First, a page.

Tennessee Senate Majority Leader Mark Norris, the 2014 Council of State Governments national chair and a 2002 CSG Toll Fellow, selected “State Pathways to Prosperity” as his chair’s initiative. He believes states can play a role in helping to ensure residents have the necessary skills to fill the jobs. The initiative focuses not only on education, but also on other issue that might affect an individual’s ability to work.

By Mary Branham, CSG Managing Editor

 
Why did you choose State Pathways to Prosperity as your initiative?

 
“We all want to see improvement in the quality of life in our states. State Pathways is CSG’s workforce development and education initiative designed to facilitate that objective. Workforce development and relevant education present, at once, the greatest challenges, as well as opportunities, of our time.

 
“I wanted CSG to continue to be part of the effort already underway across the country to amass a ready workforce equipped with a relevant education to embrace the advanced manufacturing opportunities now returning to our shores. In short, to be an active participant in the nationwide effort to close the skills gap standing between too many of our citizens and opportunities for meaningful employment.

 
“I chose State Pathways because so much was already being done to analyze the skills gap, but not enough was being done to close it. Rather than reinvent the wheel with some other initiative, I thought it best to put our shoulder to the same wheel as (the National Governors Association) and others in an effort to promote solutions.”

Why is it important to include military and veterans’ issues, criminal justice, hunger and nutrition, and children’s issues in this discussion?

 
“It’s important because ‘life happens’ and, sometimes, interferes. Hunger, for example, subtly but insidiously intervenes. Hungry children don’t learn as well; hungry parents don’t perform well.

 
“Ex-felons, nonviolent ex-offenders, represent a ready workforce amounting to hundreds of thousands who could relatively quickly join the workforce but for their infraction.

 
“Veterans are often the most highly skilled and trained workforce we have. But for the lack of a conventional certificate or degree, these individuals could readily assume responsibility for seizing the opportunities afforded by the emerging economy.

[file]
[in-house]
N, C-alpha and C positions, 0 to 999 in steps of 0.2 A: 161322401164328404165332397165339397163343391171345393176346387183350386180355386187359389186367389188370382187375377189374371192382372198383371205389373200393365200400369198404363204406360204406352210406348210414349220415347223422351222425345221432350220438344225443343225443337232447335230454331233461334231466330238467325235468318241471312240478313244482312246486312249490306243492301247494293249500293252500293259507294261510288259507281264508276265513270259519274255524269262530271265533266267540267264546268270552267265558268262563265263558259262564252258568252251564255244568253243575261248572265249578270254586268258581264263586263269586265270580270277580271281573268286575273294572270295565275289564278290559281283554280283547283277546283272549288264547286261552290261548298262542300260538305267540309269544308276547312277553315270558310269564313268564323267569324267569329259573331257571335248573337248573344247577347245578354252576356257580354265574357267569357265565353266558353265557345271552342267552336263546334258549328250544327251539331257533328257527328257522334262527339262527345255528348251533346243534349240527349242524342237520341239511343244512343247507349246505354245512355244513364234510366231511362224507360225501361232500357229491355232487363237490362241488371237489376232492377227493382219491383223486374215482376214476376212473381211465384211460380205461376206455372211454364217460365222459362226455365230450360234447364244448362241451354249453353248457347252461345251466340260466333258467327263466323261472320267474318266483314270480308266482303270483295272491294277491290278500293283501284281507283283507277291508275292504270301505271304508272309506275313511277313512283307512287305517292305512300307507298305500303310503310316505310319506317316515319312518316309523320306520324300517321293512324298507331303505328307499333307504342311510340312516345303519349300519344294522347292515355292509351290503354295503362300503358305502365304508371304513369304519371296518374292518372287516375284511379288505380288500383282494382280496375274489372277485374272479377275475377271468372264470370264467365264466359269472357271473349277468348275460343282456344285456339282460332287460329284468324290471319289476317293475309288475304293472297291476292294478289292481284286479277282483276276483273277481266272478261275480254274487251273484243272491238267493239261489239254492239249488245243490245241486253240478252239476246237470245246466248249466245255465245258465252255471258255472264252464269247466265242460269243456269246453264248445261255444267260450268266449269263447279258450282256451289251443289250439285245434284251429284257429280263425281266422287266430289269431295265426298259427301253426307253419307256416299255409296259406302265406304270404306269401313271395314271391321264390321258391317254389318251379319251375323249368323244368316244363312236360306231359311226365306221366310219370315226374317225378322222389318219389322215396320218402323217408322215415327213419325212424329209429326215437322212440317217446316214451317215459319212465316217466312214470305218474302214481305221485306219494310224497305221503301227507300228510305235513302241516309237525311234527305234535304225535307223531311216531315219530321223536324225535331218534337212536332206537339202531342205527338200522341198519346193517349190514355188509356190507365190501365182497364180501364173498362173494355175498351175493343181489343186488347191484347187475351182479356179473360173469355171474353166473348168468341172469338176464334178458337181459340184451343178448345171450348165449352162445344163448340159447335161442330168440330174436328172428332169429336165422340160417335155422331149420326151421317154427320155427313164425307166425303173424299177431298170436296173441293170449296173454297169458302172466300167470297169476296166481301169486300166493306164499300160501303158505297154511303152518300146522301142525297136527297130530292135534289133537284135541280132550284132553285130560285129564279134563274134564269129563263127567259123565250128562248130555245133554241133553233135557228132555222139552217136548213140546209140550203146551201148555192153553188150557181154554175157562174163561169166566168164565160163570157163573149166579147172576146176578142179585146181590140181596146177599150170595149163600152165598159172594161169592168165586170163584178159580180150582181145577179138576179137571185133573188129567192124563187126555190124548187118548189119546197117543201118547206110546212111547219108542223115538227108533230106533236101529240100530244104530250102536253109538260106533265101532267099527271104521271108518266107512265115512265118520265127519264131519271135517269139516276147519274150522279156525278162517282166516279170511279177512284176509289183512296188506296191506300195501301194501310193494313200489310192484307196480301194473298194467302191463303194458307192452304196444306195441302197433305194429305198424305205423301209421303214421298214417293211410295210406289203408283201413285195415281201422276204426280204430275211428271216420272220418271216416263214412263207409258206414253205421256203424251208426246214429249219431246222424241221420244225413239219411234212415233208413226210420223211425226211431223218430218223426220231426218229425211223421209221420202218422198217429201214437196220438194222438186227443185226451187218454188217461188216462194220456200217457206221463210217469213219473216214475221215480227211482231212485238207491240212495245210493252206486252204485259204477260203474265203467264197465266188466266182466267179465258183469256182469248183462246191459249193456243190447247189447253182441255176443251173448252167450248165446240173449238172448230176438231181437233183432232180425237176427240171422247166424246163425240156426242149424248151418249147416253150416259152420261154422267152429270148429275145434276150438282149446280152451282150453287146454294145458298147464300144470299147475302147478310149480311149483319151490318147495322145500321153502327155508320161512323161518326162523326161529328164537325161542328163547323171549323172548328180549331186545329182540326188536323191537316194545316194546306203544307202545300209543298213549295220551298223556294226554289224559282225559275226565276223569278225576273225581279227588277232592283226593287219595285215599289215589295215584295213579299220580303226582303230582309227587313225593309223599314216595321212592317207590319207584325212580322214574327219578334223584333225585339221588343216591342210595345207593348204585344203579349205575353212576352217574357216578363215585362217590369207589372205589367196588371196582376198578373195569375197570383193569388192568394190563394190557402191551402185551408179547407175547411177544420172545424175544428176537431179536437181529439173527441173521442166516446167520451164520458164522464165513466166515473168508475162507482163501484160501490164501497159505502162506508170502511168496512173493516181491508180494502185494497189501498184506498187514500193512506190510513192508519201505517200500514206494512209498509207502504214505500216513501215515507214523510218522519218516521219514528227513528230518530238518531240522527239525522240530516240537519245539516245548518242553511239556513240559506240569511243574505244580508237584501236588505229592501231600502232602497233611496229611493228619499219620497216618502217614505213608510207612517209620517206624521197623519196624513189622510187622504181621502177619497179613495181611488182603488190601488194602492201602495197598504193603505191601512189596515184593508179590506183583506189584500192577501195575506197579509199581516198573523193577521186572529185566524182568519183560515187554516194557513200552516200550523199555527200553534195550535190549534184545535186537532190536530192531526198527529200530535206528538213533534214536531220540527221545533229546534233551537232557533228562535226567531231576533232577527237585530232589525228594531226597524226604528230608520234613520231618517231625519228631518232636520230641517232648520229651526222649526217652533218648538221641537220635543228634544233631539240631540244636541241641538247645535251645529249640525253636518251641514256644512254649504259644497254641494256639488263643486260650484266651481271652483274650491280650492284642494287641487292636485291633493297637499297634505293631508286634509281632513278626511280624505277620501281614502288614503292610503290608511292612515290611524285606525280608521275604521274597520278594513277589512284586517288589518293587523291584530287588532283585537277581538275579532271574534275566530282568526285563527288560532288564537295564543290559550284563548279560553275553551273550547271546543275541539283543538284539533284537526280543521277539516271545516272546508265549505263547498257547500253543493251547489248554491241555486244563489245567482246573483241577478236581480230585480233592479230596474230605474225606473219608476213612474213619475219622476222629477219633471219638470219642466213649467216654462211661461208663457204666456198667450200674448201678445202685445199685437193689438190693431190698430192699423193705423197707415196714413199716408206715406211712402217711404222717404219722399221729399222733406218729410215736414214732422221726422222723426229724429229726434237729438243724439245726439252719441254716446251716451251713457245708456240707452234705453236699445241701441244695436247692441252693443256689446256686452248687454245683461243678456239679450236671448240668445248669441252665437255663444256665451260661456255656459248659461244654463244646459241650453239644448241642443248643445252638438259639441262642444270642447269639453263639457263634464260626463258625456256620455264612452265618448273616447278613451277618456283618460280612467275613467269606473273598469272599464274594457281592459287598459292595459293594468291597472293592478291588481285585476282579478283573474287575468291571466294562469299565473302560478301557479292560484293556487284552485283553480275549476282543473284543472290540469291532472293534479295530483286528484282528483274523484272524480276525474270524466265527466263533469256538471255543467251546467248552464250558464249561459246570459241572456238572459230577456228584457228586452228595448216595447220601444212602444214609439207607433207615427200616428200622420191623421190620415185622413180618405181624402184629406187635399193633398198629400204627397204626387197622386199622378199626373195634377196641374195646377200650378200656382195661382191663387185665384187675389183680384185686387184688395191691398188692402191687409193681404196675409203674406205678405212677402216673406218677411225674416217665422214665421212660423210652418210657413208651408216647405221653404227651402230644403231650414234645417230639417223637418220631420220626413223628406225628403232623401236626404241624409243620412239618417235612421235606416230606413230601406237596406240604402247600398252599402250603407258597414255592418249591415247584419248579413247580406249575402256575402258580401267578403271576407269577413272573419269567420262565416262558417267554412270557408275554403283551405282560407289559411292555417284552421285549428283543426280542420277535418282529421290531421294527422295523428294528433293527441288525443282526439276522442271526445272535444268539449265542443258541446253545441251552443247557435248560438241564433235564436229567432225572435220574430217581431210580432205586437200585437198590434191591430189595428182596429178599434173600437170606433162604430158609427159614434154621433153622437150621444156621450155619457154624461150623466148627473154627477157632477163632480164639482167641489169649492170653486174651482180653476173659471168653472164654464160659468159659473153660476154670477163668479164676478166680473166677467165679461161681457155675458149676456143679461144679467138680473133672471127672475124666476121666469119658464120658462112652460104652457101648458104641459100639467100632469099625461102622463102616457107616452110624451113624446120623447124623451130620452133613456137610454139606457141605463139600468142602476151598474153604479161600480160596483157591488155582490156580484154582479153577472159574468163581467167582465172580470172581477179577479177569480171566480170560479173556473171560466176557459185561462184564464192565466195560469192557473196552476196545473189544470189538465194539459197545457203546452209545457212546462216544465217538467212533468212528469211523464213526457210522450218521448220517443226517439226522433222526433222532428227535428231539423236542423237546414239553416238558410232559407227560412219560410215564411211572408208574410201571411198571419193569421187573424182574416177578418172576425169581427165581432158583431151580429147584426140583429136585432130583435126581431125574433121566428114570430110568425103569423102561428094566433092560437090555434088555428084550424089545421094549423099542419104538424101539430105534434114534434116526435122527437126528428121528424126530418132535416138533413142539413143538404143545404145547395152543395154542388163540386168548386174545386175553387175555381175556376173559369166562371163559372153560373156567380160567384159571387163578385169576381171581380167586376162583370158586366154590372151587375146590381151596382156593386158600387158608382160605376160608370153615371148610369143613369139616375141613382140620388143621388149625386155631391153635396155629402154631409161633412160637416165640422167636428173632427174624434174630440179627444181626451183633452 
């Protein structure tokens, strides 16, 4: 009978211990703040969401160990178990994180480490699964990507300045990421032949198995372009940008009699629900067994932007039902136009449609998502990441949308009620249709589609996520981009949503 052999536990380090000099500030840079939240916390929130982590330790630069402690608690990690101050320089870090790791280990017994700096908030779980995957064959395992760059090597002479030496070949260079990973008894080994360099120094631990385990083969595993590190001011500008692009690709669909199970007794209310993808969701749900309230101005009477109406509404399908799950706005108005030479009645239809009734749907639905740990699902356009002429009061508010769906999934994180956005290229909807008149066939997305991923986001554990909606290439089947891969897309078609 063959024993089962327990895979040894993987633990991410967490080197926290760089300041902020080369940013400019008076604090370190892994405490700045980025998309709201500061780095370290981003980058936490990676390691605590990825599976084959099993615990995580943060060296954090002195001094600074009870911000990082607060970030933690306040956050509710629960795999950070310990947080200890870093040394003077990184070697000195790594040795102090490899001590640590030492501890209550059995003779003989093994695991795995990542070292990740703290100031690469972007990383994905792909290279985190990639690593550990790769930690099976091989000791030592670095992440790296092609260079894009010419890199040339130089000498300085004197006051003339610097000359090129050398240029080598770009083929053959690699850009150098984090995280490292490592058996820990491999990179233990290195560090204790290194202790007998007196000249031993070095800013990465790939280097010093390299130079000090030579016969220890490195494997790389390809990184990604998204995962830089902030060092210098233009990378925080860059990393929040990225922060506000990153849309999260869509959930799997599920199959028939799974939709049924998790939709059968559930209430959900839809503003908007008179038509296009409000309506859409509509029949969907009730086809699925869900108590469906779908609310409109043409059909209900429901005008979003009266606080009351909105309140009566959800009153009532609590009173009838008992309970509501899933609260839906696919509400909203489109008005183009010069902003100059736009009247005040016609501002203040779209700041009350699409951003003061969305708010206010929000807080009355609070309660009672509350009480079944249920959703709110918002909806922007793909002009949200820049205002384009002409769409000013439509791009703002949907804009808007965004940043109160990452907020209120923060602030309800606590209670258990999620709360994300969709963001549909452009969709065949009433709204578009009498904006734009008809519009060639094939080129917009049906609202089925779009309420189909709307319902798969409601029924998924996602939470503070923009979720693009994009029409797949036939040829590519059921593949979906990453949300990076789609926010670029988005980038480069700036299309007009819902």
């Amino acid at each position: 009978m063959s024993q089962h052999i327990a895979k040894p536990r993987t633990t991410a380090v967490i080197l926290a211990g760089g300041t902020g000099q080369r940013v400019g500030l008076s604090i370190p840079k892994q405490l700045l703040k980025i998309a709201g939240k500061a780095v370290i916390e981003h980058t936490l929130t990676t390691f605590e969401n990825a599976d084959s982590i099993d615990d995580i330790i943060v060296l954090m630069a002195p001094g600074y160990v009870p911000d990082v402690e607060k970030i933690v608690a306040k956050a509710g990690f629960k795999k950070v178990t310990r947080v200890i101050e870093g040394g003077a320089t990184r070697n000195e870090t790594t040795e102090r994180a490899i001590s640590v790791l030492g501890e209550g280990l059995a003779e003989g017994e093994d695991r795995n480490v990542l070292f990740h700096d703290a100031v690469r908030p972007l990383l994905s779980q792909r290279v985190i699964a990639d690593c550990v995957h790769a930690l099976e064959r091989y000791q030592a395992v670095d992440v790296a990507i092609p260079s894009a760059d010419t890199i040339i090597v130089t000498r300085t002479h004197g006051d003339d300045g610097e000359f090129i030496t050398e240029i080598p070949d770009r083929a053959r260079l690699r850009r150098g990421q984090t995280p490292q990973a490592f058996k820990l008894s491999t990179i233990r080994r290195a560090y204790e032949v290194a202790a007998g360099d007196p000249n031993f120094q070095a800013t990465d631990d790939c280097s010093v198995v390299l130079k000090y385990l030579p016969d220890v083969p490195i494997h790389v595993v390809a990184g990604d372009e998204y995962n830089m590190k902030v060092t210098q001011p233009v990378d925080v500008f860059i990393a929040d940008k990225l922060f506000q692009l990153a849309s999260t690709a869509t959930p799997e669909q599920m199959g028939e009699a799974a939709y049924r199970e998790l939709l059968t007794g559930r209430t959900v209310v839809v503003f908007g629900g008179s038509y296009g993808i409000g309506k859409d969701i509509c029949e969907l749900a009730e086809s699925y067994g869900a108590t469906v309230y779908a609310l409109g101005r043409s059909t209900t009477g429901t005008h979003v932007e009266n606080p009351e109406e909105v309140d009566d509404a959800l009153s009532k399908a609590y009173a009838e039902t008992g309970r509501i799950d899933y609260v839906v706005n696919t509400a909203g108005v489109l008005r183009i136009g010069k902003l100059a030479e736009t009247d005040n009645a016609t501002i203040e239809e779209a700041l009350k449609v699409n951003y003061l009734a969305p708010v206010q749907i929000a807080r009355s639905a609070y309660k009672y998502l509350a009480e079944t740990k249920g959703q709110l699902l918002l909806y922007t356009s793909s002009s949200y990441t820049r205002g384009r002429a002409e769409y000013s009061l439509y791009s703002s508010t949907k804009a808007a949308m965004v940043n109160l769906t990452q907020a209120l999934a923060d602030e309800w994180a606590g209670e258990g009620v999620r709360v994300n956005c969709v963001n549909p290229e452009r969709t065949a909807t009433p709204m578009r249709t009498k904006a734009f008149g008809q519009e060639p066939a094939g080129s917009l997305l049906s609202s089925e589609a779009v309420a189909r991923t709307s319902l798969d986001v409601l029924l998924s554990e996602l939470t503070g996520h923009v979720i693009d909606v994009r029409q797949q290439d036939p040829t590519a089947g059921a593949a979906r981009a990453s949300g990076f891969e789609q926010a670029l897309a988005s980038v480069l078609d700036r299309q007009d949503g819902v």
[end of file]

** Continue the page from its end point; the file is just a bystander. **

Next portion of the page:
“Each of these issues present special challenges, and sometimes opportunities, to educators, guidance counselors, recruiters, developers and human resource professionals. They are integral to the kind of comprehensive approach that must be taken in order to succeed.”

 

 

It’s been said that, too often, state agencies work in silos, but the discussions thus far this year have linked everything from education to transportation as impacting workforce development. Do you hope this effort will shed light on the need for more interaction among agencies and departments for state policymakers?

 
“Absolutely. We can facilitate the type of ‘dot-connecting’ that does just that. In Tennessee, I introduced LEAP—the Labor Education Alignment Program—to align our departments of Labor and Workforce Development, Higher Education and Economic Development for that very reason. Don’t assume that your departments are interacting effectively. Incentivize them to do so. There is a lot to be said for the success that comes from leveraging existing resources.

You mention connecting the dots and one element is veterans’ issues. What is it about military service that provides what is often an even better preparation for civilian jobs?

 
“Today’s veteran is highly trained and practically experienced in so many specialized skills that are in high demand. Military service not only provides such training and experience, but it does so in an environment that instills discipline, pride and an invaluable work ethic.”

What can state leaders do from a public policy perspective that can have the most impact on hunger in their states?